From pirates and killers: does metabolite diversity drive bacterial competition?
Bacteria engage in numerous collaborative and competitive interactions, which are often mediated by small molecule metabolites. Bacterial competition involves for example the production of compounds that effectively kill or inhibit growth of their neighbours but also the secretion of siderophores that allow securing the essential and fiercely embattled resource of ferric iron. Yet, the enormous diversity of metabolites produced has remained puzzling in many cases. We here present examples of both types of competition from our recent work. These include the human pathogen Pseudomonas aeruginosa producing HQNO derived 4-quinolone N-oxides varying in chain length and saturation as antibiotics against Staphylococcus aureus and two marine bacteria, Shewanella algae and Vibrio alginolyticus competing for iron acquisition via homodimeric and heterodimeric cyclic hydroxamate siderophores. In each case, bacteria not only produce one but a whole set of closely related metabolites encoded by a single biosynthetic gene cluster. Our recent work has demonstrated that individual metabolites can have significantly different biological activities and we speculate on the reasons for maintaining this metabolite diversity from the perspective of interspecies competition.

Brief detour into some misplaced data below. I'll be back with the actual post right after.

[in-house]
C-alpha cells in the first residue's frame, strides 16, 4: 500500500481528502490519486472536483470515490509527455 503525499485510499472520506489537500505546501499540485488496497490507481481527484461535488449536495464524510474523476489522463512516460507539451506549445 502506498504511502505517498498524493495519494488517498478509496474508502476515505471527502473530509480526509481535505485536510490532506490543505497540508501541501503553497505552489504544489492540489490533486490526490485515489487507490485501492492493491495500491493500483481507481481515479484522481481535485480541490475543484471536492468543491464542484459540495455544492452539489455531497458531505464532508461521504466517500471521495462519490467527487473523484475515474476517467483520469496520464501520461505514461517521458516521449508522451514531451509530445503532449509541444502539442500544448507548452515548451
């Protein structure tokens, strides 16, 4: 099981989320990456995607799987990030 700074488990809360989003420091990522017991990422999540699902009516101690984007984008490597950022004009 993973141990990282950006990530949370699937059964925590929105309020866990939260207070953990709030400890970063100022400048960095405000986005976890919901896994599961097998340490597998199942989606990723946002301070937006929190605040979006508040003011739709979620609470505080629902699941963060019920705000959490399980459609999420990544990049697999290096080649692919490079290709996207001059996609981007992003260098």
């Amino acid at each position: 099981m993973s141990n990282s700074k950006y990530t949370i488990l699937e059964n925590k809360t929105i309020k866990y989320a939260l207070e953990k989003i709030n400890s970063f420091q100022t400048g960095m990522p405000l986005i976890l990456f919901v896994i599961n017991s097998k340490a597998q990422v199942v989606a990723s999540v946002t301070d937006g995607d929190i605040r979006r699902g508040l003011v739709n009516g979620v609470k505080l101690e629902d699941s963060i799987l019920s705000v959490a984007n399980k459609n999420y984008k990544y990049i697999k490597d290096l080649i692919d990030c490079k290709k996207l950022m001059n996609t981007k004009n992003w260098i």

- This article is part of the themed collection: Chemical biology in OBC